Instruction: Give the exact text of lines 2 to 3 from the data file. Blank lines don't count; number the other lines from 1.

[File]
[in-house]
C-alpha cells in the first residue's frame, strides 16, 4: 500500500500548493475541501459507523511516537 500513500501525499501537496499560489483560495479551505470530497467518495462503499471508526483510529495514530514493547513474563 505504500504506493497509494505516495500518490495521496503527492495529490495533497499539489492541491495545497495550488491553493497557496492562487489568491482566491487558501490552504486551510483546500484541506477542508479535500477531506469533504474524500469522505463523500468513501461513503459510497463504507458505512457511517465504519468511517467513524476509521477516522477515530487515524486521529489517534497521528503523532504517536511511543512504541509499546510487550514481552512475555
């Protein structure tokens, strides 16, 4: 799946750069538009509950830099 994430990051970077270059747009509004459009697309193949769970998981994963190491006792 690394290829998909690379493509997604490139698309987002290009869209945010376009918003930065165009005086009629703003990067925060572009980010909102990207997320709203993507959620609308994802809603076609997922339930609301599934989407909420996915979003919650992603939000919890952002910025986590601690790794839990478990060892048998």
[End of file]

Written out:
C-alpha cells in the first residue's frame, strides 16, 4: 500500500500548493475541501459507523511516537 500513500501525499501537496499560489483560495479551505470530497467518495462503499471508526483510529495514530514493547513474563 505504500504506493497509494505516495500518490495521496503527492495529490495533497499539489492541491495545497495550488491553493497557496492562487489568491482566491487558501490552504486551510483546500484541506477542508479535500477531506469533504474524500469522505463523500468513501461513503459510497463504507458505512457511517465504519468511517467513524476509521477516522477515530487515524486521529489517534497521528503523532504517536511511543512504541509499546510487550514481552512475555
């Protein structure tokens, strides 16, 4: 799946750069538009509950830099 994430990051970077270059747009509004459009697309193949769970998981994963190491006792 690394290829998909690379493509997604490139698309987002290009869209945010376009918003930065165009005086009629703003990067925060572009980010909102990207997320709203993507959620609308994802809603076609997922339930609301599934989407909420996915979003919650992603939000919890952002910025986590601690790794839990478990060892048998």